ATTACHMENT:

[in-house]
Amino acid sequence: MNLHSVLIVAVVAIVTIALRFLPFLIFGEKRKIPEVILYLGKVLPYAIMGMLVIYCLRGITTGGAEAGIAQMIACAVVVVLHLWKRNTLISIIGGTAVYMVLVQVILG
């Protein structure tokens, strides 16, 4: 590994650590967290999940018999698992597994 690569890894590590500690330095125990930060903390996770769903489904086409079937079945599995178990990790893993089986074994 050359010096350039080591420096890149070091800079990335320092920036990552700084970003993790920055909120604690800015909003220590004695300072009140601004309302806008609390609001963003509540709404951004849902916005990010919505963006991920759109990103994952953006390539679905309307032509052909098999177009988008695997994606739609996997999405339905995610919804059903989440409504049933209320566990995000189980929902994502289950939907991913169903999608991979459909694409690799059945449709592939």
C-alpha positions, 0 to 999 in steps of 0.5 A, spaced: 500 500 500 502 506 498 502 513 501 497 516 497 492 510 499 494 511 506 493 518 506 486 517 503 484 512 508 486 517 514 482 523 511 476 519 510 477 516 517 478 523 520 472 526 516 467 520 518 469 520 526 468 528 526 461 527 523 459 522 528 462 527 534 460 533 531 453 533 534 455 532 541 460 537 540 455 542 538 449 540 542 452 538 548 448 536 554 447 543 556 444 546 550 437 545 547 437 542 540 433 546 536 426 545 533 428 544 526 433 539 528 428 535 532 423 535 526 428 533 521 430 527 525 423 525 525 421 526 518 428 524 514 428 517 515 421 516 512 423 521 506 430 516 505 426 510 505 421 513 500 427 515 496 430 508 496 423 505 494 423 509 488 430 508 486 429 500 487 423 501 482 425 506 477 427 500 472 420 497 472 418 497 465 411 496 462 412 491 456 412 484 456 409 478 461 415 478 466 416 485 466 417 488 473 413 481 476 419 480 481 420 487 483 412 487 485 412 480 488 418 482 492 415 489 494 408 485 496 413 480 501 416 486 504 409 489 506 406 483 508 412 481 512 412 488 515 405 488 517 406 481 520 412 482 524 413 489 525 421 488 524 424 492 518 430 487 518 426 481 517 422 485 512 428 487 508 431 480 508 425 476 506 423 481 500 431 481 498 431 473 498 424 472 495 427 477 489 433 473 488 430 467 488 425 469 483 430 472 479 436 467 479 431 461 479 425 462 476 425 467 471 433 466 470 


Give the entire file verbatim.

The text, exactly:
[in-house]
Amino acid sequence: MNLHSVLIVAVVAIVTIALRFLPFLIFGEKRKIPEVILYLGKVLPYAIMGMLVIYCLRGITTGGAEAGIAQMIACAVVVVLHLWKRNTLISIIGGTAVYMVLVQVILG
């Protein structure tokens, strides 16, 4: 590994650590967290999940018999698992597994 690569890894590590500690330095125990930060903390996770769903489904086409079937079945599995178990990790893993089986074994 050359010096350039080591420096890149070091800079990335320092920036990552700084970003993790920055909120604690800015909003220590004695300072009140601004309302806008609390609001963003509540709404951004849902916005990010919505963006991920759109990103994952953006390539679905309307032509052909098999177009988008695997994606739609996997999405339905995610919804059903989440409504049933209320566990995000189980929902994502289950939907991913169903999608991979459909694409690799059945449709592939």
C-alpha positions, 0 to 999 in steps of 0.5 A, spaced: 500 500 500 502 506 498 502 513 501 497 516 497 492 510 499 494 511 506 493 518 506 486 517 503 484 512 508 486 517 514 482 523 511 476 519 510 477 516 517 478 523 520 472 526 516 467 520 518 469 520 526 468 528 526 461 527 523 459 522 528 462 527 534 460 533 531 453 533 534 455 532 541 460 537 540 455 542 538 449 540 542 452 538 548 448 536 554 447 543 556 444 546 550 437 545 547 437 542 540 433 546 536 426 545 533 428 544 526 433 539 528 428 535 532 423 535 526 428 533 521 430 527 525 423 525 525 421 526 518 428 524 514 428 517 515 421 516 512 423 521 506 430 516 505 426 510 505 421 513 500 427 515 496 430 508 496 423 505 494 423 509 488 430 508 486 429 500 487 423 501 482 425 506 477 427 500 472 420 497 472 418 497 465 411 496 462 412 491 456 412 484 456 409 478 461 415 478 466 416 485 466 417 488 473 413 481 476 419 480 481 420 487 483 412 487 485 412 480 488 418 482 492 415 489 494 408 485 496 413 480 501 416 486 504 409 489 506 406 483 508 412 481 512 412 488 515 405 488 517 406 481 520 412 482 524 413 489 525 421 488 524 424 492 518 430 487 518 426 481 517 422 485 512 428 487 508 431 480 508 425 476 506 423 481 500 431 481 498 431 473 498 424 472 495 427 477 489 433 473 488 430 467 488 425 469 483 430 472 479 436 467 479 431 461 479 425 462 476 425 467 471 433 466 470 